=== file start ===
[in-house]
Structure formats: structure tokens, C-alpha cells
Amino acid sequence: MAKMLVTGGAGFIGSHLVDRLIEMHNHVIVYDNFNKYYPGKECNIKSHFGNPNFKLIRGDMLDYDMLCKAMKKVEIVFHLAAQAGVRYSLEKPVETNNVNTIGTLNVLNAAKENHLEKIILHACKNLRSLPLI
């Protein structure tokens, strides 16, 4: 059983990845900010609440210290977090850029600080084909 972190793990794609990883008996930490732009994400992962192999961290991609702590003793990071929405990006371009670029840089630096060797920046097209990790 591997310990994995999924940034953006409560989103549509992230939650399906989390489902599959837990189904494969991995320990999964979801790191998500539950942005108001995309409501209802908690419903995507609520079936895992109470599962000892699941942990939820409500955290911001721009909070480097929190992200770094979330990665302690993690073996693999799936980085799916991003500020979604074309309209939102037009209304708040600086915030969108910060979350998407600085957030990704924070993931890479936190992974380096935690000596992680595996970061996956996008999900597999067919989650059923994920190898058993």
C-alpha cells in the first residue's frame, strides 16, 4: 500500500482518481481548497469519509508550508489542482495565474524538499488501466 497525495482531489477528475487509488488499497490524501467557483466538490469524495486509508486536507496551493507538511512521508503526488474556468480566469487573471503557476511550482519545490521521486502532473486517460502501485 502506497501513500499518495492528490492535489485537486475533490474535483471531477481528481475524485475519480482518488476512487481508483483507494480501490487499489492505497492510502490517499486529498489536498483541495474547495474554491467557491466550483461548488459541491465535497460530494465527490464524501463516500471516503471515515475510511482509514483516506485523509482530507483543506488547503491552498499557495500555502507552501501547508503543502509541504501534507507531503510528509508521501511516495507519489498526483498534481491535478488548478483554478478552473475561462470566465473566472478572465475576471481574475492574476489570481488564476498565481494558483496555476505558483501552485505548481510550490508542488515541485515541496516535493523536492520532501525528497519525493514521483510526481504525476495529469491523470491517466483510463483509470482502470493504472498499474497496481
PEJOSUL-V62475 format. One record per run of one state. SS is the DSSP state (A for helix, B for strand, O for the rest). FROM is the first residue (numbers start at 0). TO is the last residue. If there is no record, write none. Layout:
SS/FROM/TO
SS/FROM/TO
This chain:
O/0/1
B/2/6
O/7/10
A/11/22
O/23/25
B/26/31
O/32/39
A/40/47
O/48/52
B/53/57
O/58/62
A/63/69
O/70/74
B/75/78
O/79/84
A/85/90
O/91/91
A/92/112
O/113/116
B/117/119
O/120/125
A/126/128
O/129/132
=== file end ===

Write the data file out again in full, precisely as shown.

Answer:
[in-house]
Structure formats: structure tokens, C-alpha cells
Amino acid sequence: MAKMLVTGGAGFIGSHLVDRLIEMHNHVIVYDNFNKYYPGKECNIKSHFGNPNFKLIRGDMLDYDMLCKAMKKVEIVFHLAAQAGVRYSLEKPVETNNVNTIGTLNVLNAAKENHLEKIILHACKNLRSLPLI
């Protein structure tokens, strides 16, 4: 059983990845900010609440210290977090850029600080084909 972190793990794609990883008996930490732009994400992962192999961290991609702590003793990071929405990006371009670029840089630096060797920046097209990790 591997310990994995999924940034953006409560989103549509992230939650399906989390489902599959837990189904494969991995320990999964979801790191998500539950942005108001995309409501209802908690419903995507609520079936895992109470599962000892699941942990939820409500955290911001721009909070480097929190992200770094979330990665302690993690073996693999799936980085799916991003500020979604074309309209939102037009209304708040600086915030969108910060979350998407600085957030990704924070993931890479936190992974380096935690000596992680595996970061996956996008999900597999067919989650059923994920190898058993």
C-alpha cells in the first residue's frame, strides 16, 4: 500500500482518481481548497469519509508550508489542482495565474524538499488501466 497525495482531489477528475487509488488499497490524501467557483466538490469524495486509508486536507496551493507538511512521508503526488474556468480566469487573471503557476511550482519545490521521486502532473486517460502501485 502506497501513500499518495492528490492535489485537486475533490474535483471531477481528481475524485475519480482518488476512487481508483483507494480501490487499489492505497492510502490517499486529498489536498483541495474547495474554491467557491466550483461548488459541491465535497460530494465527490464524501463516500471516503471515515475510511482509514483516506485523509482530507483543506488547503491552498499557495500555502507552501501547508503543502509541504501534507507531503510528509508521501511516495507519489498526483498534481491535478488548478483554478478552473475561462470566465473566472478572465475576471481574475492574476489570481488564476498565481494558483496555476505558483501552485505548481510550490508542488515541485515541496516535493523536492520532501525528497519525493514521483510526481504525476495529469491523470491517466483510463483509470482502470493504472498499474497496481
PEJOSUL-V62475 format. One record per run of one state. SS is the DSSP state (A for helix, B for strand, O for the rest). FROM is the first residue (numbers start at 0). TO is the last residue. If there is no record, write none. Layout:
SS/FROM/TO
SS/FROM/TO
This chain:
O/0/1
B/2/6
O/7/10
A/11/22
O/23/25
B/26/31
O/32/39
A/40/47
O/48/52
B/53/57
O/58/62
A/63/69
O/70/74
B/75/78
O/79/84
A/85/90
O/91/91
A/92/112
O/113/116
B/117/119
O/120/125
A/126/128
O/129/132